'The Last Royal Rebel: The Life and Death of James Duke of Monmouth', by Anna Keay - Review
In Pepys's famous words, James, Duke of Monmouth was 'the most skittish, leaping gallant that ever I saw, always in action, vaulting, or leaping or clambering'. Reading Anna Keay's biography of the adored illegitimate son of Charles II, this image of...
'The Lure of the North', by William Dawson Hooker, Emmeline Lowe and Edward Stanford Jr - Review
'The only use of a gentleman in travelling,' Emmeline Lowe wrote in 1857, 'is to take care of the luggage.' My sentiments entirely. The extract from Unprotected Females in Norway reprinted in this book recounts Lowe's travels with her mother round the...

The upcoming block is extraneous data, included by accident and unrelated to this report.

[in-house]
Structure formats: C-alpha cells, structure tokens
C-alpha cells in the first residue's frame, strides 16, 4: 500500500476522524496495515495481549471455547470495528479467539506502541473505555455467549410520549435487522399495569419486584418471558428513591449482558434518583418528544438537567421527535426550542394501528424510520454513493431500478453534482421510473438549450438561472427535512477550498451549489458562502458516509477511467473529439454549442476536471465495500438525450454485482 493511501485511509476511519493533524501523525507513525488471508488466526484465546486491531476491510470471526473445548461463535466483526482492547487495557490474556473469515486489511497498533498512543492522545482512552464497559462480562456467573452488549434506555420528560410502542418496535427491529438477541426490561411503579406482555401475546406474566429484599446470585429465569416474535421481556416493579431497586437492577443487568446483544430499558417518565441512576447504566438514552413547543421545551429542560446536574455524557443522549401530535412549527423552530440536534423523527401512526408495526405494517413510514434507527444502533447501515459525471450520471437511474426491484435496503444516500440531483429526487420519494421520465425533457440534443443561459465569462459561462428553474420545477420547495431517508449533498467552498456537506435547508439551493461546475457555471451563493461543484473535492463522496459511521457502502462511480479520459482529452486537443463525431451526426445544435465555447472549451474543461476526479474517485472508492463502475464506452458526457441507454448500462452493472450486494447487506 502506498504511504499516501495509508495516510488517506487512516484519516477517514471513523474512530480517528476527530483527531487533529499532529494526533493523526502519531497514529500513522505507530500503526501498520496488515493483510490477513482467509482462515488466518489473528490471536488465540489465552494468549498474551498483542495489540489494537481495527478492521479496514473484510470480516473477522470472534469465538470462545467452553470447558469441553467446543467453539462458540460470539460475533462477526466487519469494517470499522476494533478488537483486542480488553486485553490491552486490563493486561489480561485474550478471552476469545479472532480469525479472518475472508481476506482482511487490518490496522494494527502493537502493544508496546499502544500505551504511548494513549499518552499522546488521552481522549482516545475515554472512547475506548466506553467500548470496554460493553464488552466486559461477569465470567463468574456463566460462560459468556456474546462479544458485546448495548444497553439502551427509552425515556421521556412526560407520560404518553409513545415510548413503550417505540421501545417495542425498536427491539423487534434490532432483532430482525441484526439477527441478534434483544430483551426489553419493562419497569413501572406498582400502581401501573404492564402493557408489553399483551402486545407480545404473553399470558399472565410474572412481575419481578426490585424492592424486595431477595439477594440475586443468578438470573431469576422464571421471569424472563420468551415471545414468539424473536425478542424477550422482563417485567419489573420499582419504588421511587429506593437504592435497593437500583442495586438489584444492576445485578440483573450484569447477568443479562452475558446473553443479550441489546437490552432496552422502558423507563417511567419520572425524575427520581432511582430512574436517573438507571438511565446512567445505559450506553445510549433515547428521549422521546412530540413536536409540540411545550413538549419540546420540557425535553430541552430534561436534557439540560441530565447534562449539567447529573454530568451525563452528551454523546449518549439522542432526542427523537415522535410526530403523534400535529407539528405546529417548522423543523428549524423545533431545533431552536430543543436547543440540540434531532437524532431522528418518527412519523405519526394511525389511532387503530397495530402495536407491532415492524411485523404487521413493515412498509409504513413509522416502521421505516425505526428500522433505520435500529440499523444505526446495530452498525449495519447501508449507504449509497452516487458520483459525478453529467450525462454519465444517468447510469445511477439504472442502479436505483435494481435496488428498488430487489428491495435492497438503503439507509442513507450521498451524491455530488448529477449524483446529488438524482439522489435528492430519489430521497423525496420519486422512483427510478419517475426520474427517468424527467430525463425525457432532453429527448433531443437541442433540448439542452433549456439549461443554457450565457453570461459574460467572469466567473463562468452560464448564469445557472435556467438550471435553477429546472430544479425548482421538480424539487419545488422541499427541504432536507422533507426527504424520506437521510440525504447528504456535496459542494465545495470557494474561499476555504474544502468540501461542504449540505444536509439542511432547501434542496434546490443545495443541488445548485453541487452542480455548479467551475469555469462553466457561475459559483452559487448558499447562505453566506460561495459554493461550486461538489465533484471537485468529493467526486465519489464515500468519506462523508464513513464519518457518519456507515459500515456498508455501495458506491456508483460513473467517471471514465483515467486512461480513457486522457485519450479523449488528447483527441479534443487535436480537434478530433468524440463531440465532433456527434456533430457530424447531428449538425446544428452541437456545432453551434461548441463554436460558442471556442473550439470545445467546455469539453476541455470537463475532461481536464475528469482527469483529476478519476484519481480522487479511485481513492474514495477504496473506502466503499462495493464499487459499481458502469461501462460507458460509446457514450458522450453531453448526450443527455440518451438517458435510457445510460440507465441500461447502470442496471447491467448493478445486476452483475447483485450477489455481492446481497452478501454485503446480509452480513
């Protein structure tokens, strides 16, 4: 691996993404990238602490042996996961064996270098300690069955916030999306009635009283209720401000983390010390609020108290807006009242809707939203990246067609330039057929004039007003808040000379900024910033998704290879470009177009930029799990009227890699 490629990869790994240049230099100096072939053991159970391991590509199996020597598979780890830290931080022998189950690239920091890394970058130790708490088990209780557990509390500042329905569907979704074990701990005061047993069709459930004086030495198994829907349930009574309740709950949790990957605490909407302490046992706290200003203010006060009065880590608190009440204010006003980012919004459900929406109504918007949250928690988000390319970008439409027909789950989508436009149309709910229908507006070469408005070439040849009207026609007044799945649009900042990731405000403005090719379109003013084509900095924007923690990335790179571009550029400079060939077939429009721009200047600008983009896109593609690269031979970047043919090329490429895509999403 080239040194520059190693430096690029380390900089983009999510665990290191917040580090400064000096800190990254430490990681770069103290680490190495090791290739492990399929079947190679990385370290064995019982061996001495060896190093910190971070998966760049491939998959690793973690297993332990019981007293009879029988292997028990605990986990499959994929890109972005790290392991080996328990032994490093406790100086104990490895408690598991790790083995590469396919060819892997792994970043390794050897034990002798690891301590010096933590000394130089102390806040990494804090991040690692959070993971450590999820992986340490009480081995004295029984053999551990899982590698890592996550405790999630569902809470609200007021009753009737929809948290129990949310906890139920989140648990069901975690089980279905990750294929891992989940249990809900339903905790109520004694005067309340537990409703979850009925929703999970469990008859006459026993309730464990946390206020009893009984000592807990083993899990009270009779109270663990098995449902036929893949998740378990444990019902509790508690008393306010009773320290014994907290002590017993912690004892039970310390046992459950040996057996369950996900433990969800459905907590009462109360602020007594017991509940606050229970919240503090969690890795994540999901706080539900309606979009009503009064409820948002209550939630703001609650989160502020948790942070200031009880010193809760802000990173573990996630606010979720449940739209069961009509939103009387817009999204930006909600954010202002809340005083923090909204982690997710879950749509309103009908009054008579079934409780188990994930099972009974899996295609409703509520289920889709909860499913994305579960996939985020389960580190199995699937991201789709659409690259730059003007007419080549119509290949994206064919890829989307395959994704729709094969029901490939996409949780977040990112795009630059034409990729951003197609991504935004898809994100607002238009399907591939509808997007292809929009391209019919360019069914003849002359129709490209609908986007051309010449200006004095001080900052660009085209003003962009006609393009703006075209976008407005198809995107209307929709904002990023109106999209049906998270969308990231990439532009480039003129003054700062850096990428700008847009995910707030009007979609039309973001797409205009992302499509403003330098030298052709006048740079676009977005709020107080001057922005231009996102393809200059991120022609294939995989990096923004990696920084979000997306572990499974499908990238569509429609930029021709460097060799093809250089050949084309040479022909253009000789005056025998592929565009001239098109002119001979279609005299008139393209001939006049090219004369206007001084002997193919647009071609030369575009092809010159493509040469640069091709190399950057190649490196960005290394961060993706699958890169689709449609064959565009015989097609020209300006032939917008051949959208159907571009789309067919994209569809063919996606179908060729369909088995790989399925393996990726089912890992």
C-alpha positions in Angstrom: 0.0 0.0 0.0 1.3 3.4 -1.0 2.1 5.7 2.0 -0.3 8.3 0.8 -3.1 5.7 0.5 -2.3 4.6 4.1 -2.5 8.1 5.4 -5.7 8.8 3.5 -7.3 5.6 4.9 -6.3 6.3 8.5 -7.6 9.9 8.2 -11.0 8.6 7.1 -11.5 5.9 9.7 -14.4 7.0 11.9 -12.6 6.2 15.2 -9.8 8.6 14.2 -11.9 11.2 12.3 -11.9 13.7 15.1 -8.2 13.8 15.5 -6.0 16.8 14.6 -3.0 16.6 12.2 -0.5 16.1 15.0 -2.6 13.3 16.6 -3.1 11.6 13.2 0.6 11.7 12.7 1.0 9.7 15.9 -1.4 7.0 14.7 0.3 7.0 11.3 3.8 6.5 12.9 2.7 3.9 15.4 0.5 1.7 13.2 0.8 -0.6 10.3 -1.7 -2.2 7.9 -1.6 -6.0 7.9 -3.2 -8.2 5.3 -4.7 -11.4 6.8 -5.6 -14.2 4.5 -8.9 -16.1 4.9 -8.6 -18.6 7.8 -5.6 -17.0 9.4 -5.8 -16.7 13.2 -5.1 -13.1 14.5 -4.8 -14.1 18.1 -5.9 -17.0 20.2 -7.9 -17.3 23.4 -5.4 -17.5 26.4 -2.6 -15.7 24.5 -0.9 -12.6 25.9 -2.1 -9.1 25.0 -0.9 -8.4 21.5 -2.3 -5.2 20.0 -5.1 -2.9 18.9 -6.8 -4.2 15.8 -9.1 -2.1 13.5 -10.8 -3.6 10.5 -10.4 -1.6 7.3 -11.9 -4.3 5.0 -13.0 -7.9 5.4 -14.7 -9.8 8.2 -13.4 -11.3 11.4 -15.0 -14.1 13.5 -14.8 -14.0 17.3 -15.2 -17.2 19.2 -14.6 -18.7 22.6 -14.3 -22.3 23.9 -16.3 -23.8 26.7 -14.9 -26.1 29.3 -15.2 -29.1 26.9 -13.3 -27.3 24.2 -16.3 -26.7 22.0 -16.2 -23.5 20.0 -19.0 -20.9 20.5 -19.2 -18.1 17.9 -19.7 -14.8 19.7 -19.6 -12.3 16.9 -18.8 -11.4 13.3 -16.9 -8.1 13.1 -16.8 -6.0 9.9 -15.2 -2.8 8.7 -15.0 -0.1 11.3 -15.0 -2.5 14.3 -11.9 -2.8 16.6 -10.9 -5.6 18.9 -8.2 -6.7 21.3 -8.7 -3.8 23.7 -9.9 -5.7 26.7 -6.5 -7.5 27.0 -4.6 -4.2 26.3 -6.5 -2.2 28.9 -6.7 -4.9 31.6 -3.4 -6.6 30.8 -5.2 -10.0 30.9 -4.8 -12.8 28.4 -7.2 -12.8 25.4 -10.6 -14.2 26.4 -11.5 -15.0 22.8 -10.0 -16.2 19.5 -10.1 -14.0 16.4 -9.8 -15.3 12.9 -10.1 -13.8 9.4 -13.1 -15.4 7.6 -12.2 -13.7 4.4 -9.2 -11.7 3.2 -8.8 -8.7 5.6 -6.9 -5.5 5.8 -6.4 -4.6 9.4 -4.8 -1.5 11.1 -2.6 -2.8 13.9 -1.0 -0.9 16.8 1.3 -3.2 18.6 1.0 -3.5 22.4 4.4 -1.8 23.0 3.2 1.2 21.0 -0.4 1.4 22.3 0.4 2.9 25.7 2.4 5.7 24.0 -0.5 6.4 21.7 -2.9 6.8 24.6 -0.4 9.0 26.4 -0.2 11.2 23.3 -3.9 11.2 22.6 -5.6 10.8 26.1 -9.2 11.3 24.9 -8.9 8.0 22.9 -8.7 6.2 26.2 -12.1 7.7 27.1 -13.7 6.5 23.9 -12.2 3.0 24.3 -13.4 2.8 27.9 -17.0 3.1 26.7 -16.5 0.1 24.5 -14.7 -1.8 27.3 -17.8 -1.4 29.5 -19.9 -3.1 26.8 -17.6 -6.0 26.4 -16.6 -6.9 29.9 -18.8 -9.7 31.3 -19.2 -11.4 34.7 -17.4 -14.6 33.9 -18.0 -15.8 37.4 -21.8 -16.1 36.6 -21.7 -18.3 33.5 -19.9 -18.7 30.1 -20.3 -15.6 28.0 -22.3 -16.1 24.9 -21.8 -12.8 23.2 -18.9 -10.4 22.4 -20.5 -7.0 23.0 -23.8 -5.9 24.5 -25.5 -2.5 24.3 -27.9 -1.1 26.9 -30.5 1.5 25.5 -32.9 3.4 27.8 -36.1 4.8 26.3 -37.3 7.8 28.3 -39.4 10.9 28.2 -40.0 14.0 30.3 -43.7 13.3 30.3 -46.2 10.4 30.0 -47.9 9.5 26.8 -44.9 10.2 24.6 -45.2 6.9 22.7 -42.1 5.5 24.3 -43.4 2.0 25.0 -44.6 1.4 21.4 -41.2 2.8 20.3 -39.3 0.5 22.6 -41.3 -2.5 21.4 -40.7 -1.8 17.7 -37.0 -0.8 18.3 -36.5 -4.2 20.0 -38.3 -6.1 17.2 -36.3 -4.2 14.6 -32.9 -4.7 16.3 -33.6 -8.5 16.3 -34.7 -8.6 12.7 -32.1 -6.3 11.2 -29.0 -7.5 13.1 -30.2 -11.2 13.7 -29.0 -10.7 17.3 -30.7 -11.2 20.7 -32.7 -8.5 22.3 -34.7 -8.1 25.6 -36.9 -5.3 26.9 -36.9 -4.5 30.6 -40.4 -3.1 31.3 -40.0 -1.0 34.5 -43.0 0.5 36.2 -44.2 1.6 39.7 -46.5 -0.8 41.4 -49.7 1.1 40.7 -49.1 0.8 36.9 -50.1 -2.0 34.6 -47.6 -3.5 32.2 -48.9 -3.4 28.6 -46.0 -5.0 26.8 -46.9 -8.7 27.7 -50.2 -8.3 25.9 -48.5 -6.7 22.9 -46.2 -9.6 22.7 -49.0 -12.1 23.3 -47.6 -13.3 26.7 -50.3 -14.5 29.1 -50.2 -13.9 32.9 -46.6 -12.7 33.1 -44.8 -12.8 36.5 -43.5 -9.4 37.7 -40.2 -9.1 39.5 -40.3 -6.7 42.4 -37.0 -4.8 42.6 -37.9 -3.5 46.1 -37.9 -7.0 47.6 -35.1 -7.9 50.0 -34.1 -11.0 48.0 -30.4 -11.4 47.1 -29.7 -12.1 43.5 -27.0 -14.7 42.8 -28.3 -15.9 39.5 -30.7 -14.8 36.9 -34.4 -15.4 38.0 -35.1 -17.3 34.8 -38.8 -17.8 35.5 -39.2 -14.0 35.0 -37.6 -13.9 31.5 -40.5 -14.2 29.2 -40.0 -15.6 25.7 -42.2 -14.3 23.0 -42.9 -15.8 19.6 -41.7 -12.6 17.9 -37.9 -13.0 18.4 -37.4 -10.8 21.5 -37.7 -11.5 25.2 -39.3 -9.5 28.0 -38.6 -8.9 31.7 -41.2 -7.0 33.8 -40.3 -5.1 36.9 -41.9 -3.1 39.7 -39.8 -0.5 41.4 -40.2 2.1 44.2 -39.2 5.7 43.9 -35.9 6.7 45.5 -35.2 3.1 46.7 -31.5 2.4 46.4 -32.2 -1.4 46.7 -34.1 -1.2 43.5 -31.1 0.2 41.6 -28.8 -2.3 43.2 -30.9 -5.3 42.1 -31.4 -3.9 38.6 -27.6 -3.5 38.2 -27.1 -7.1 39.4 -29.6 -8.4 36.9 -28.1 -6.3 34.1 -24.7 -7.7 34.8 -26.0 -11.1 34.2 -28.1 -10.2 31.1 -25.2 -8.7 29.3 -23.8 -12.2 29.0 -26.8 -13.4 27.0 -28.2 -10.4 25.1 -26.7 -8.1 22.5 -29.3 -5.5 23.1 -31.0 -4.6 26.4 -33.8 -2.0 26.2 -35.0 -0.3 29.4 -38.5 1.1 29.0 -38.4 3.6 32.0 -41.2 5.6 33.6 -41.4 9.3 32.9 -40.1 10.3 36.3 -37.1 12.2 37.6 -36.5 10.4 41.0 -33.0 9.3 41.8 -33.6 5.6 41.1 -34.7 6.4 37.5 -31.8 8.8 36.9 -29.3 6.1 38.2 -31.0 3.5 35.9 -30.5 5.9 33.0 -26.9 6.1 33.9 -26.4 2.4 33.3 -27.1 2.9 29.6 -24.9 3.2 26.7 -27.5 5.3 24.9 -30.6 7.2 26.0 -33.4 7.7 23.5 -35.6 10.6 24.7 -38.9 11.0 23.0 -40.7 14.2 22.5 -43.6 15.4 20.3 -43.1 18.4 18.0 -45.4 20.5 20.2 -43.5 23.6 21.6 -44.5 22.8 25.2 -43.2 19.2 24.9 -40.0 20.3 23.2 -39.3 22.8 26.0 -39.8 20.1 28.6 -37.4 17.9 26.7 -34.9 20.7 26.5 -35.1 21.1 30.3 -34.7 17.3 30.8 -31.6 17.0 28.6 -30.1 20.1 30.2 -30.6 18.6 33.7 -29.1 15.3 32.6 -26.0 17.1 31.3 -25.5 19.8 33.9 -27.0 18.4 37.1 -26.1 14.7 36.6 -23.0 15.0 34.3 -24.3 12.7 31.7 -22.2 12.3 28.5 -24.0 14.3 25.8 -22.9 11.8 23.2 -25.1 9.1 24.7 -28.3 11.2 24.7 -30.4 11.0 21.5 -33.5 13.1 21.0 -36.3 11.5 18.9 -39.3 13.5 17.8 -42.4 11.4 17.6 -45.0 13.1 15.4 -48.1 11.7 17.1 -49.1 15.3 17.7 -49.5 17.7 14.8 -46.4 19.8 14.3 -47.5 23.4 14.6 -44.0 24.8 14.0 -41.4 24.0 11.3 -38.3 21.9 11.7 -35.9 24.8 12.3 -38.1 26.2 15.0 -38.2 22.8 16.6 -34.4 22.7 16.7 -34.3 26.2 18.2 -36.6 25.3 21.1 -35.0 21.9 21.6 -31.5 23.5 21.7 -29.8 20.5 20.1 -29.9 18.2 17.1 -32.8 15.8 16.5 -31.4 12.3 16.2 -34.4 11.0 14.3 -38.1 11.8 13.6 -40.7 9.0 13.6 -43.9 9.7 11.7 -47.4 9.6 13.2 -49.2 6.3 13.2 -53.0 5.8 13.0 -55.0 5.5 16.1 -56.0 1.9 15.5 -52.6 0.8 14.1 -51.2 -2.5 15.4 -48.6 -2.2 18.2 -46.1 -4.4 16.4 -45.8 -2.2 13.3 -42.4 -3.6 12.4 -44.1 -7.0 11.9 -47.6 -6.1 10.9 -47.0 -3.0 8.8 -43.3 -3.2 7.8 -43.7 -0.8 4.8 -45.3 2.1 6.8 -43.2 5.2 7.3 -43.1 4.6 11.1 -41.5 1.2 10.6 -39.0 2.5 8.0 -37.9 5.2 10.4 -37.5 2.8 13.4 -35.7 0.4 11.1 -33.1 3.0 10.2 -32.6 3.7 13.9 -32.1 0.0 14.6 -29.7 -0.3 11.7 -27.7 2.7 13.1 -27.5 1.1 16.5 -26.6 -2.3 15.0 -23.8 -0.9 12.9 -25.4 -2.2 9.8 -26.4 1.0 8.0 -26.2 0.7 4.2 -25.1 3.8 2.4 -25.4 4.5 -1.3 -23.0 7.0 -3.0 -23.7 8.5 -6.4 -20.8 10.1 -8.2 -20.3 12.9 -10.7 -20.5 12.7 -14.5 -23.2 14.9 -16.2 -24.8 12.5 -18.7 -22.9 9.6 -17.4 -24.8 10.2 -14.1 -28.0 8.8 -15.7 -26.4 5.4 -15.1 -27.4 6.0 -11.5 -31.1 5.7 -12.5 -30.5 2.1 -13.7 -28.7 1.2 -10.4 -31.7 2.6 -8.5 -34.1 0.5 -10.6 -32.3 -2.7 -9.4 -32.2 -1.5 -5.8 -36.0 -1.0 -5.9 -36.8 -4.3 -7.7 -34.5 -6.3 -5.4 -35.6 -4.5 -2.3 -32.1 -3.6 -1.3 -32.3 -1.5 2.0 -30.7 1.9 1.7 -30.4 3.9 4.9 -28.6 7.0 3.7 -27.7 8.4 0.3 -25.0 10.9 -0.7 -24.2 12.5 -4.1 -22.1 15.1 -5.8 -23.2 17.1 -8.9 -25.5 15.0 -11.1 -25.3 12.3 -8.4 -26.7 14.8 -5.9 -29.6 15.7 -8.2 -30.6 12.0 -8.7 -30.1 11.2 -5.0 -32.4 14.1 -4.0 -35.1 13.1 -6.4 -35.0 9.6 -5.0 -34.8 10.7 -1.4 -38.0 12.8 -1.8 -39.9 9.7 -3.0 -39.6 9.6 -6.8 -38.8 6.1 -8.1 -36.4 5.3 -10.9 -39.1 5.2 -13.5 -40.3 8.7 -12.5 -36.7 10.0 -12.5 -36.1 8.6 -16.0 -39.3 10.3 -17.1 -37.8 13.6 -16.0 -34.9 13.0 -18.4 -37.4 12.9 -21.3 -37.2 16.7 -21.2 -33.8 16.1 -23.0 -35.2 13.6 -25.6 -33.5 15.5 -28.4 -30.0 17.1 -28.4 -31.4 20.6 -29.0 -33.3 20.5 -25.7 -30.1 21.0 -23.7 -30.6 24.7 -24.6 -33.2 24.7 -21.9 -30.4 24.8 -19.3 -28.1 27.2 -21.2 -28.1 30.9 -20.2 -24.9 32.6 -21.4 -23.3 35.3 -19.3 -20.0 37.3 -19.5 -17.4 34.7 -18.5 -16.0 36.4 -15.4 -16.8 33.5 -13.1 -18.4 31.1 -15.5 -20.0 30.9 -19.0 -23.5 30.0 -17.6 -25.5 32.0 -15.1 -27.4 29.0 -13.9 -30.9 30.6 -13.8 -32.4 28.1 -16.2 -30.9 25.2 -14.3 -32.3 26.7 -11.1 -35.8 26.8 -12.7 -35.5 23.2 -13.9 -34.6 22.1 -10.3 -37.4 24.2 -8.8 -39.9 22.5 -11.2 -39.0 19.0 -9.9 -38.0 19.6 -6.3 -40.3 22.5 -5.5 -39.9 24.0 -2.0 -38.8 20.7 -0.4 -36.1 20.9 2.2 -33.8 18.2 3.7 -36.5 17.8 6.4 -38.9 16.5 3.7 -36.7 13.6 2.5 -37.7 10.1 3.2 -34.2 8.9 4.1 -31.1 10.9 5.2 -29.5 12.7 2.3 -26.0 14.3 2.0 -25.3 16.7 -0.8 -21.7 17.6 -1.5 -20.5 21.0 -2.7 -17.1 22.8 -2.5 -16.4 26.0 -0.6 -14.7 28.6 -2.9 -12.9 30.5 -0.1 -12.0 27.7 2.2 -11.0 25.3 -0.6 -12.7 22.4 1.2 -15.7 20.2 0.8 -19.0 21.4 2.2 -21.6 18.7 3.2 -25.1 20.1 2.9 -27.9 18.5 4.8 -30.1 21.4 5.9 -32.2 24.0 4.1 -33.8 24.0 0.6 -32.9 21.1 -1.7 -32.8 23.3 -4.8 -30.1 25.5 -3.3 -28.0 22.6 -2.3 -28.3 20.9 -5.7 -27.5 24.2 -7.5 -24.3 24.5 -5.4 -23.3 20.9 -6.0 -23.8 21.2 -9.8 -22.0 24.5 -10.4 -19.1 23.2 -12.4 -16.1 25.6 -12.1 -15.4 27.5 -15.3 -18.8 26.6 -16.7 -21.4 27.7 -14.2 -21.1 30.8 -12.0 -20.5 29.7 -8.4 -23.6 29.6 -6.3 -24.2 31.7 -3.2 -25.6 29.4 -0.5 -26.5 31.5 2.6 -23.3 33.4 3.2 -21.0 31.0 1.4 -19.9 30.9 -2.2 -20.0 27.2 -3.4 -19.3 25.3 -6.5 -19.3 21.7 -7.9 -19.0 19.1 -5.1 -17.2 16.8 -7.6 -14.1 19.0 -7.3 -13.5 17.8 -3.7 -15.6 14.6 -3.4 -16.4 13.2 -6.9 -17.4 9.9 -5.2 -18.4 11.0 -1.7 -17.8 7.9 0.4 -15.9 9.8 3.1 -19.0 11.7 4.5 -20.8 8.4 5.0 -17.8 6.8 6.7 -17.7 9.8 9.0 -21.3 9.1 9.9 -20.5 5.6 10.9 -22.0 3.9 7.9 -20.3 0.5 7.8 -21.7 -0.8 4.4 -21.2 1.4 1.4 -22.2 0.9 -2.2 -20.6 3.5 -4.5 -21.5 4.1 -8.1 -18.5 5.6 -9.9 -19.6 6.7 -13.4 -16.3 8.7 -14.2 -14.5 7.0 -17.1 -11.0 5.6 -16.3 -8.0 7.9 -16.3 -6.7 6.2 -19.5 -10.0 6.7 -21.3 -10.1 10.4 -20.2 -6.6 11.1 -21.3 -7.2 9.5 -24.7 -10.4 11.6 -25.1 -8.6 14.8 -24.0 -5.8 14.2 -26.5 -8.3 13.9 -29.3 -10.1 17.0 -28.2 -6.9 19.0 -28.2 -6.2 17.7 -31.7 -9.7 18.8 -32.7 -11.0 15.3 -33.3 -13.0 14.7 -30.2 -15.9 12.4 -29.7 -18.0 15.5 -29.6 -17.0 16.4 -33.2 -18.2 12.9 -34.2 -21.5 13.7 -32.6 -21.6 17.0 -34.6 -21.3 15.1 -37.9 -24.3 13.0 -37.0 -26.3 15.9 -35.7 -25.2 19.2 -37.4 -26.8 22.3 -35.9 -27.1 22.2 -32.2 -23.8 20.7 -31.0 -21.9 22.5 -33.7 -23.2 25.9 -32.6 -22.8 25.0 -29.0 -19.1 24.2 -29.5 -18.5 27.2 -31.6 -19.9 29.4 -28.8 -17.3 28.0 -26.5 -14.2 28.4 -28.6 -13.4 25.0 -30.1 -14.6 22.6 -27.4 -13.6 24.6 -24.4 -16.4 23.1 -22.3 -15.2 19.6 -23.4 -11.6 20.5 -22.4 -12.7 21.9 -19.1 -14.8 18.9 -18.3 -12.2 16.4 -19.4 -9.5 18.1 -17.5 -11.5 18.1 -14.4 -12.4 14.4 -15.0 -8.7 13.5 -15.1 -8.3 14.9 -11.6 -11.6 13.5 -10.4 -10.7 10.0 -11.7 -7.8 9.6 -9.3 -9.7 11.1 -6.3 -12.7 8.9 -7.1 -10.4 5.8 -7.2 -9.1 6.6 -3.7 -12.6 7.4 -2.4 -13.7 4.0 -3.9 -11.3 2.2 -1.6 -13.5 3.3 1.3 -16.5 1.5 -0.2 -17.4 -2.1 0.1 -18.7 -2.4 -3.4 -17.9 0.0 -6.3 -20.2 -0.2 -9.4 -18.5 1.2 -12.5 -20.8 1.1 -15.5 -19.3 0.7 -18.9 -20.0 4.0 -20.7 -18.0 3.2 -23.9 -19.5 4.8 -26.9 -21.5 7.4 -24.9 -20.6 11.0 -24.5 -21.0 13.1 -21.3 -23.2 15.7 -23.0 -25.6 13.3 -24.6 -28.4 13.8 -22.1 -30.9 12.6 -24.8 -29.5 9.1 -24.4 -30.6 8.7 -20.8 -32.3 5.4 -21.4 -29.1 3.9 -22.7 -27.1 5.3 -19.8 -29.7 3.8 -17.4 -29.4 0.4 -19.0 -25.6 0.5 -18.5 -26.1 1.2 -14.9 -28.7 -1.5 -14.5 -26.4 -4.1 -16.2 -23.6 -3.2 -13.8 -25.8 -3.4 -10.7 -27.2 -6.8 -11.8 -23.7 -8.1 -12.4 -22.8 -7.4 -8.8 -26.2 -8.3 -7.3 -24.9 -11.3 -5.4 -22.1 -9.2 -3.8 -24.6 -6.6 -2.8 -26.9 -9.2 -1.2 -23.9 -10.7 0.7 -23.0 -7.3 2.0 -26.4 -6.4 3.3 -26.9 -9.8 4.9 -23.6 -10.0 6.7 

'The Prospector', by J.M.G. le Clézio, Translated by C. Dickson - Review
It is not easy to avoid clichés when writing about J.M.G. Le Clézio. Born in Nice in 1940, the recipient of the 2008 Nobel Prize for Literature is known in the Anglophone world as an ex-experimental novelist. His early work, exploring language and insanity,...
The Wiki Man: Rory Sutherland
A few years ago I was asked to speak at a conference in New York. 'Where would be the best place to stay?' I asked my assistant.'Well, you're booked into The Trump SoHo', she said, careful to pronounce the capital H.'Are you completely deranged? Do I...
Why Burn Ivory?
Burning stockpiles of ivory was meant to wipe out poaching. After nearly 30 years, is it working?To mark World Environment Day this Sunday, Angola will celebrate its zero-tolerance approach to the illegal wildlife trade -- the third biggest illegal trade...